Have you ever wondered why a simple visual change in a product — a change that has no real impact on its effectiveness — can boost sales? Like adding a stripe to toothpaste or separating the soap in a dishwashing packet into three separate colors? The answer is that visible extra effort impresses us. It just does. 

How can you use that to your benefit as the owner of a plumbing company?  

Maybe you offer all the same services as your top competitors. Maybe you even use the same tools and products to get the job done. Ask yourself what you can do to show that you put forth a little extra effort. Whatever the answer is, even if it seems silly (like adding a sparkly stripe to toothpaste surely did at first), give it a try.

#3: The way you present pricing can influence your customers’ buying decisions.

One of the biggest pains for home service businesses is that customers will often go with the lowest price, even if it’s not the best choice. Is there anything you can do to fight that? Use a little alchemy. 

In pricing and decision-making, there’s something known as the “decoy effect.” Essentially, it’s when you add a decoy or dummy option to your pricing to influence your customer’s decision.

An easy and common example of this alchemy at work is with a magazine subscription. Let’s say you want people to opt for the online and print option, which is $125, rather than the cheaper online-only subscription. 

If readers were presented with only these two options, more than half of the people would choose the lower-priced, online-only subscription. But if you added in a dummy option (print only) at the same price as the print and online option ($125), most people would choose the higher-cost combo. What you’ve done is change the context and make it a no-brainer decision: Why wouldn’t they get print and online if it’s the same price as print only?

Sutherland points out that “the peculiarities of human decision-making seem to apply to all levels” of pricing and decisions, even buying a house. So don’t think it won’t work for your plumbing business.

Look at your pricing models and how you present options to your customers. Is there a decoy option you could add that would make opting for the higher-priced option a no-brainer? Try adding one and see how it affects your sales.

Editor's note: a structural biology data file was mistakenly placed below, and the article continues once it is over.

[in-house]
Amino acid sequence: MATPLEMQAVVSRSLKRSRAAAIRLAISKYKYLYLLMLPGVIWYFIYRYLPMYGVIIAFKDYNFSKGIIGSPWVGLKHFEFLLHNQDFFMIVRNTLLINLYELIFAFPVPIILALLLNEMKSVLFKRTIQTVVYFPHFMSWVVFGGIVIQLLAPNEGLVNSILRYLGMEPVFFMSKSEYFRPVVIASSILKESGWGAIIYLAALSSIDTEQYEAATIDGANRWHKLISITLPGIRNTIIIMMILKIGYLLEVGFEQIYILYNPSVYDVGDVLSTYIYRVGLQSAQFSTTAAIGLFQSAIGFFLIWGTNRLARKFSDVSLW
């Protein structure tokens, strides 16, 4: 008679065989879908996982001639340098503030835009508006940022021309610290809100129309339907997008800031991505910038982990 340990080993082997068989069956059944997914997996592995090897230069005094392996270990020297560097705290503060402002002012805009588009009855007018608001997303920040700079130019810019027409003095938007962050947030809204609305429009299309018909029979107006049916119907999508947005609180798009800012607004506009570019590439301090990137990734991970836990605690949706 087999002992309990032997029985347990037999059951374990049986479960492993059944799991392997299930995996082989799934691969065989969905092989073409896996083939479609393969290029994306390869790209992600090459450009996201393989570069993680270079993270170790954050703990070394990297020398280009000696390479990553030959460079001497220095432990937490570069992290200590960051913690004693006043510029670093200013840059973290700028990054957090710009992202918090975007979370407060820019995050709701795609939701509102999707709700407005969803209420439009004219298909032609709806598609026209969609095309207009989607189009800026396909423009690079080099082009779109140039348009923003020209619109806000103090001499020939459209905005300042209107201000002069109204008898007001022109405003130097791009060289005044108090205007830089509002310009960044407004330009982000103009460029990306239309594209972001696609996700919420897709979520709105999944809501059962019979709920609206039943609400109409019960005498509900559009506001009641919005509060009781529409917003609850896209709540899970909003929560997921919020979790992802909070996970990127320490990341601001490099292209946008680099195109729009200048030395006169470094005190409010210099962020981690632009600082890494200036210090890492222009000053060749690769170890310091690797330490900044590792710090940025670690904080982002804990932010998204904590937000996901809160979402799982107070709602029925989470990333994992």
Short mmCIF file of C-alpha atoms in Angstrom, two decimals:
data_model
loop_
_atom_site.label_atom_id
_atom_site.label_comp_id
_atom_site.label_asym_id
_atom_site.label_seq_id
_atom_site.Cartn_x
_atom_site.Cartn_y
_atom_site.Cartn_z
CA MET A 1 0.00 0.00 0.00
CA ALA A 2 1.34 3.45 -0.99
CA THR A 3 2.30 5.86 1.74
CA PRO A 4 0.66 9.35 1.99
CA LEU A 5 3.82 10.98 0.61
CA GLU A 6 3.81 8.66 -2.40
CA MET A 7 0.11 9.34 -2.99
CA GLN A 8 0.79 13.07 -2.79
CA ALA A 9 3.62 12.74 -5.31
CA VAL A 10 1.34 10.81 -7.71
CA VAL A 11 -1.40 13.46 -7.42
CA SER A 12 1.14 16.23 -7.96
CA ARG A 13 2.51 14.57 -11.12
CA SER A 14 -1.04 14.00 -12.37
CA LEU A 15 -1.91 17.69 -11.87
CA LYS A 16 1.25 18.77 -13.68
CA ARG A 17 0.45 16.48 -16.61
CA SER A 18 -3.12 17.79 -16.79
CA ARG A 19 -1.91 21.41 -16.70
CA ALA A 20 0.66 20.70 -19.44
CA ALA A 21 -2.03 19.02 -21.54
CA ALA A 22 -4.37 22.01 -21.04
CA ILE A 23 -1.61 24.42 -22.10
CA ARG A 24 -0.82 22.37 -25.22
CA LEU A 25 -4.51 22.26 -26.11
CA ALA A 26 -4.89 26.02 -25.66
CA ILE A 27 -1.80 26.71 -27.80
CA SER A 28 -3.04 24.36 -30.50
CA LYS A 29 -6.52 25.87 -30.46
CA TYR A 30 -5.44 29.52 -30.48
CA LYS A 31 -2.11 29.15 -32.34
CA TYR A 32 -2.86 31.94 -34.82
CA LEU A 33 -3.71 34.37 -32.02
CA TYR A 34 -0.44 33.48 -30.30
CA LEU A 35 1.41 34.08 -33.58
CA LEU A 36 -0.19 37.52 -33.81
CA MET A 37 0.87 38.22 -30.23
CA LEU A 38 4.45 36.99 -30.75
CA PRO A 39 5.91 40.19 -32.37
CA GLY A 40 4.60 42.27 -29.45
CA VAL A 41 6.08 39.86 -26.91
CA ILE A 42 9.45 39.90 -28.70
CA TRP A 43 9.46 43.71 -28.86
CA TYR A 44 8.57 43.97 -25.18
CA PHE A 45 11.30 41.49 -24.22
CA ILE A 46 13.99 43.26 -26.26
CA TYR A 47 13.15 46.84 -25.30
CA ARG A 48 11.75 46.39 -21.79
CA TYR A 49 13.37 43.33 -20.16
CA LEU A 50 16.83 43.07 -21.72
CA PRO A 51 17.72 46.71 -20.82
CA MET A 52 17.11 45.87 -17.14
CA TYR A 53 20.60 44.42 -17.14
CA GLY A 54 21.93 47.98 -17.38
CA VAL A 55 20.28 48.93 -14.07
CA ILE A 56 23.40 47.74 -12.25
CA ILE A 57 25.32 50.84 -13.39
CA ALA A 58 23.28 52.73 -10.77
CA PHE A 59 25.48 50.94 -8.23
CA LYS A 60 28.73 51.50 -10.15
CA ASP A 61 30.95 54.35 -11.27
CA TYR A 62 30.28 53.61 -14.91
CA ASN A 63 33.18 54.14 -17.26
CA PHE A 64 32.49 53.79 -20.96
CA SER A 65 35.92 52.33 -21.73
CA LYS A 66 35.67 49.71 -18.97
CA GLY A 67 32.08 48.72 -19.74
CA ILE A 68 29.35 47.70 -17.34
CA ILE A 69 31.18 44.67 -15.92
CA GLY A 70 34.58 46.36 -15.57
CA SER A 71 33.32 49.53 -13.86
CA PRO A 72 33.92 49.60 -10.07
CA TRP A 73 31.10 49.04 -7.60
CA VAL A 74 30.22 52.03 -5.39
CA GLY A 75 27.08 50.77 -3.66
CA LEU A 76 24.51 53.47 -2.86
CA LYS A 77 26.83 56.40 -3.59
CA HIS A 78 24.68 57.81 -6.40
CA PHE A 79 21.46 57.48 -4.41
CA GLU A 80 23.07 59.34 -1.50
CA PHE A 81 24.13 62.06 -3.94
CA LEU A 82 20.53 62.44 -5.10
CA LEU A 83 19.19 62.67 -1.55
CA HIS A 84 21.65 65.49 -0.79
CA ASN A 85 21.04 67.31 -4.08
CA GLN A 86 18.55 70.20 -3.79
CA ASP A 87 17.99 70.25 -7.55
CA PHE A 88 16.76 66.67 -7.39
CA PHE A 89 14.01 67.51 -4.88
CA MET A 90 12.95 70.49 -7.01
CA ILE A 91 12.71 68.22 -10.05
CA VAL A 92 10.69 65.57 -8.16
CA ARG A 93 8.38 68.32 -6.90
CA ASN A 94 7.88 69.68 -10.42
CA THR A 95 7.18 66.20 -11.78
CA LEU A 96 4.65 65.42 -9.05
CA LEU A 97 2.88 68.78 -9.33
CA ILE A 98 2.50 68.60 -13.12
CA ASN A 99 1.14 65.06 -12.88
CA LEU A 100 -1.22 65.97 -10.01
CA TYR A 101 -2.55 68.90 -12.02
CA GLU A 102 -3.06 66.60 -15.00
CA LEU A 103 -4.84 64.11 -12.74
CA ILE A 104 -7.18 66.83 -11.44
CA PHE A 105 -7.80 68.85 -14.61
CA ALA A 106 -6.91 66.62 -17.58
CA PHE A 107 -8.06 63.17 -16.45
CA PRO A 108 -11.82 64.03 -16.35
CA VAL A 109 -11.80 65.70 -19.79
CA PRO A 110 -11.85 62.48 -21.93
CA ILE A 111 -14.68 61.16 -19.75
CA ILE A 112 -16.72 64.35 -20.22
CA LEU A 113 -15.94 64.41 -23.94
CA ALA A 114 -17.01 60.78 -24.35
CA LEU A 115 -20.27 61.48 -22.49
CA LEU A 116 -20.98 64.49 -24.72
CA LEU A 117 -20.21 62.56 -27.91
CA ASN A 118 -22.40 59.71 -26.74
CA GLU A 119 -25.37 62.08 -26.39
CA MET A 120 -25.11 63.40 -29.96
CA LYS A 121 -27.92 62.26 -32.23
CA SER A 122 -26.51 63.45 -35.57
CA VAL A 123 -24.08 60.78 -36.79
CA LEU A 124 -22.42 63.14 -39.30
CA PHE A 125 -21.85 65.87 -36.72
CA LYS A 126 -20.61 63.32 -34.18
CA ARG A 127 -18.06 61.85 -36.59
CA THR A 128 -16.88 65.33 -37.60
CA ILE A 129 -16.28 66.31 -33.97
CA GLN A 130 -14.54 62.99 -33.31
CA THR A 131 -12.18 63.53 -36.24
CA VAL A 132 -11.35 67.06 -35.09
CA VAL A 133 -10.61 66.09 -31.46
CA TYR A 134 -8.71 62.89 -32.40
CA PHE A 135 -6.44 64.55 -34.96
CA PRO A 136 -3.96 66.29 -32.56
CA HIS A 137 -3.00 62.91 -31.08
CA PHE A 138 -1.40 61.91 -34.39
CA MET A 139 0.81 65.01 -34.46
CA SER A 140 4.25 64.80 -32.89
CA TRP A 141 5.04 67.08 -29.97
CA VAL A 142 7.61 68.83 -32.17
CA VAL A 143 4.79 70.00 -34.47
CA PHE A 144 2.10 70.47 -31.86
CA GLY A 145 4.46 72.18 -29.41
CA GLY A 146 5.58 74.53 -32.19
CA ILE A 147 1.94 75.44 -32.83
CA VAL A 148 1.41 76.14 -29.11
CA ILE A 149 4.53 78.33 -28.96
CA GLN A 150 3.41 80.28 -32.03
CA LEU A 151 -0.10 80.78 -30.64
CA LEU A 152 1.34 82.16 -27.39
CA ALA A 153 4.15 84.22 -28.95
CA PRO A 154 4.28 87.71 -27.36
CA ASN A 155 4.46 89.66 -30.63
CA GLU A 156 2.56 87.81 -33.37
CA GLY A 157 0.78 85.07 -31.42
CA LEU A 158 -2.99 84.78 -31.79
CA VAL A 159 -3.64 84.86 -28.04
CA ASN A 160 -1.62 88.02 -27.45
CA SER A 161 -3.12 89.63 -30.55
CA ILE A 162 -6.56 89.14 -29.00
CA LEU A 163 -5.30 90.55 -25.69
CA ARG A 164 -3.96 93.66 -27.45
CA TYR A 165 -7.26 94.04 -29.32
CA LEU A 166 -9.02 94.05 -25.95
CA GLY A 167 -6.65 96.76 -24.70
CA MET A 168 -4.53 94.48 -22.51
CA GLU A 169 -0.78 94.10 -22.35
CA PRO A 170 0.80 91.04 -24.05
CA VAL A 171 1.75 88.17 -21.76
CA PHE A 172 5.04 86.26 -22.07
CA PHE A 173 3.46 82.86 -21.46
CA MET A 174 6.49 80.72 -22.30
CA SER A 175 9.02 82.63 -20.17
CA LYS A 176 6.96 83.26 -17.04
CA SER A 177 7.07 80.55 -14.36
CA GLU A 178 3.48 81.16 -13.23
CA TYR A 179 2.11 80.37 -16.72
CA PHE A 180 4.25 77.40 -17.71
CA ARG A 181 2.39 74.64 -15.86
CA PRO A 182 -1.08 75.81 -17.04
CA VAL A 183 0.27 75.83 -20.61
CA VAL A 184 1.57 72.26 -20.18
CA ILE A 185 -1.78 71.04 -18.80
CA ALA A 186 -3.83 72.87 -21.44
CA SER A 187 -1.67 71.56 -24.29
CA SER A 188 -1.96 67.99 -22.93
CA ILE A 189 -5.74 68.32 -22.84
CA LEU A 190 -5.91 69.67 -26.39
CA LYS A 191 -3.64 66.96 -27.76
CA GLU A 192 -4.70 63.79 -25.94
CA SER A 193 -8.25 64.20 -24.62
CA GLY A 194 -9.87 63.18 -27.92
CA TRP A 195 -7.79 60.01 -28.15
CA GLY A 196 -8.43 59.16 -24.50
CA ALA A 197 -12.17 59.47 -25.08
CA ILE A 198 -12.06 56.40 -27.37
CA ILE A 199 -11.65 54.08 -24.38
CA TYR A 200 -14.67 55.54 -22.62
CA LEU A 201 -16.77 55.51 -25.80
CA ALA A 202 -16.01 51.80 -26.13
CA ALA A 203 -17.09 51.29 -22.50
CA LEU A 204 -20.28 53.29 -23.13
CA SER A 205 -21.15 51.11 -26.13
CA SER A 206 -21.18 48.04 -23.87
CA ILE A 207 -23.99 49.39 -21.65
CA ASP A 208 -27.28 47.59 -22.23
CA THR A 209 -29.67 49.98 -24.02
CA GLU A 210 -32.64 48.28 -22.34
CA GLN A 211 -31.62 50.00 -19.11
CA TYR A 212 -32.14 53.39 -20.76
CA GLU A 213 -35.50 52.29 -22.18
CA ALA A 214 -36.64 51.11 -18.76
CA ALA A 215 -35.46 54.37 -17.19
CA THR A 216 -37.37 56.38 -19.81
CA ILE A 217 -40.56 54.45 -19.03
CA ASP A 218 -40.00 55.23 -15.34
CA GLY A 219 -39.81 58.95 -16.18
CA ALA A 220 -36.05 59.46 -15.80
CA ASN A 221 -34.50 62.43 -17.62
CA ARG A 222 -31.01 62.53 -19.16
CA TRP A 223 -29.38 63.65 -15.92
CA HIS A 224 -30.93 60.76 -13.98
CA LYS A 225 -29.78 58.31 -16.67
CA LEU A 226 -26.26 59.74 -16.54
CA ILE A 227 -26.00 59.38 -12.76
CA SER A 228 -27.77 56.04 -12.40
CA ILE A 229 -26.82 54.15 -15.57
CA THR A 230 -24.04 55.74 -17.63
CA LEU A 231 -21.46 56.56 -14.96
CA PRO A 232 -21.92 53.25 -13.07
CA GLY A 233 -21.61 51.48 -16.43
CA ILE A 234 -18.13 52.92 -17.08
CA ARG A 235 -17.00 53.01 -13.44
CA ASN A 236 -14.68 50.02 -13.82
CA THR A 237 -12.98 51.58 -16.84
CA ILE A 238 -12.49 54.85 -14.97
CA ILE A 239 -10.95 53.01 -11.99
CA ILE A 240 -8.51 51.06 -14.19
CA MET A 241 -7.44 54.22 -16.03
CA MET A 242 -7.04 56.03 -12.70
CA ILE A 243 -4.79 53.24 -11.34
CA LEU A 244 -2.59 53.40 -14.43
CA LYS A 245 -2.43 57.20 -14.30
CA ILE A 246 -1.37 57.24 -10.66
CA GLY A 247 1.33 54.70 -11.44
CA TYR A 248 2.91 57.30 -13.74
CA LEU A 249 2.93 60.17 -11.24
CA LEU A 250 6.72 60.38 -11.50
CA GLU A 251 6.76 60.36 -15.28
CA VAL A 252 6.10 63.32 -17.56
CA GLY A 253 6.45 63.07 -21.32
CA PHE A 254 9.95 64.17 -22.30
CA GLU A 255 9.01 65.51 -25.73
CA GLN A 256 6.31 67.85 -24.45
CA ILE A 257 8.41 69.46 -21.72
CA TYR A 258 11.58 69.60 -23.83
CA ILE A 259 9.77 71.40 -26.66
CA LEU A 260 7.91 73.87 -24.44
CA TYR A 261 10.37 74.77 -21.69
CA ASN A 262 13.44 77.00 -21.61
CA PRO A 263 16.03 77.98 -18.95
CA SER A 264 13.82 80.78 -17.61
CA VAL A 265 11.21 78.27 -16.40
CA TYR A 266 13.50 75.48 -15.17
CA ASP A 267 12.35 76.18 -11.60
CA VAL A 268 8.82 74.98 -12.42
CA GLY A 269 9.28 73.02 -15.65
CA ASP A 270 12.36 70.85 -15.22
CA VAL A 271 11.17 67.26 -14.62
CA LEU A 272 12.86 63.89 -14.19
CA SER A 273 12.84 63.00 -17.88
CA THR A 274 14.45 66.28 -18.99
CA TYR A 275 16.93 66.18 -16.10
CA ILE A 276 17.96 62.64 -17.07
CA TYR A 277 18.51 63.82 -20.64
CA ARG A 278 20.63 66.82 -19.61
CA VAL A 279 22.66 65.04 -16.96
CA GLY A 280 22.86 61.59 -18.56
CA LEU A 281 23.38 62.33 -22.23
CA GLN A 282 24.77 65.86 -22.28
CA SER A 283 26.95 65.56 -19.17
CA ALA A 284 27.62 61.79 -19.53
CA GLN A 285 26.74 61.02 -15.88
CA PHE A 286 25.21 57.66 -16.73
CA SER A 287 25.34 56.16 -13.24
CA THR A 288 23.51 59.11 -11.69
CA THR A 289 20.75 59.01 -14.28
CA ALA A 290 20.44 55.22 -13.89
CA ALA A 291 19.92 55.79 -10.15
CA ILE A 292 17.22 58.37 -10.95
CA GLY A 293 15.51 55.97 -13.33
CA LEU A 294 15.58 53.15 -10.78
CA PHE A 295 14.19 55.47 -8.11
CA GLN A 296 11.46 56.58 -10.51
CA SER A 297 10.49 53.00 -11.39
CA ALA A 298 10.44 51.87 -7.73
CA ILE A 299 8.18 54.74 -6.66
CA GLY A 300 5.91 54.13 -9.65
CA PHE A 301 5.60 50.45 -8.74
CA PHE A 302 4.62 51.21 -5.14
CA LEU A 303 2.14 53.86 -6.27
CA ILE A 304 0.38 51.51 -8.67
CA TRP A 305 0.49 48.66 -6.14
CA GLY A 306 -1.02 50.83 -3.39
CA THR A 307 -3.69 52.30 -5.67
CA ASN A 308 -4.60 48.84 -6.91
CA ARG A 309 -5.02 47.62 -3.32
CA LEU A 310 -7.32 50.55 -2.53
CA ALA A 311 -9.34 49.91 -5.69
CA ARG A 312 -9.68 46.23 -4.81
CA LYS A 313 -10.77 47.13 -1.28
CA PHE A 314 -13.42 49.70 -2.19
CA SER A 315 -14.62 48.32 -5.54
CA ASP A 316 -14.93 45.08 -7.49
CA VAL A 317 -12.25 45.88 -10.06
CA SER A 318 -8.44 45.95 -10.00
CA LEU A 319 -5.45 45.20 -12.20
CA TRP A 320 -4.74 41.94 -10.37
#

#4: If you want to change people’s behavior, you have to understand their real “why.” (And they usually don’t know what that is.)

We all want to believe we make decisions rationally, but the truth is that we don’t. We don’t even really know why we make the decisions we make. Unconscious motivations and feelings influence us, which is why appealing to logic when selling ideas, products, and services is typically a waste of time.  

To once again quote Sutherland, “If you want to change people’s behavior, listening to their rational explanation for their behavior may be misleading because it isn’t ‘the real why.’ This means that attempting to change behavior through rational argument may be ineffective, and even counterproductive … Understanding the unconscious obstacle to a new behavior and then removing it, or else creating a new context for a decision, will generally work much more effectively.”

When you’re listening to your customers or reading through reviews, look deeper. Look beyond what they’re saying and at what feelings may be beneath. If you find the real why, you can craft your selling strategies and even your marketing to be much more effective. 

Bottom line? When the data lets you down, think outside of the box and look for ways to use alchemy to win customers and make your business stand out. 

About the Authors

Carter Harkins and Taylor Hill are the co-founders of Spark Marketer, a Nashville, Tennessee-based digital marketing company that works primarily with service businesses. They're also co-creators of the award-winning app Closing Commander, which helps contractors close more estimates effortlessly, and co-authors of the book, Blue Collar Proud: 10 Principles for Building a Kickass Business You Love. Both regularly speak at service industry trade shows and conferences across the nation. Visit www.sparkmarketer.comwww.about.closingcommander.comwww.facebook.com/sparkmarketer, or www.facebook.com/closingcommander.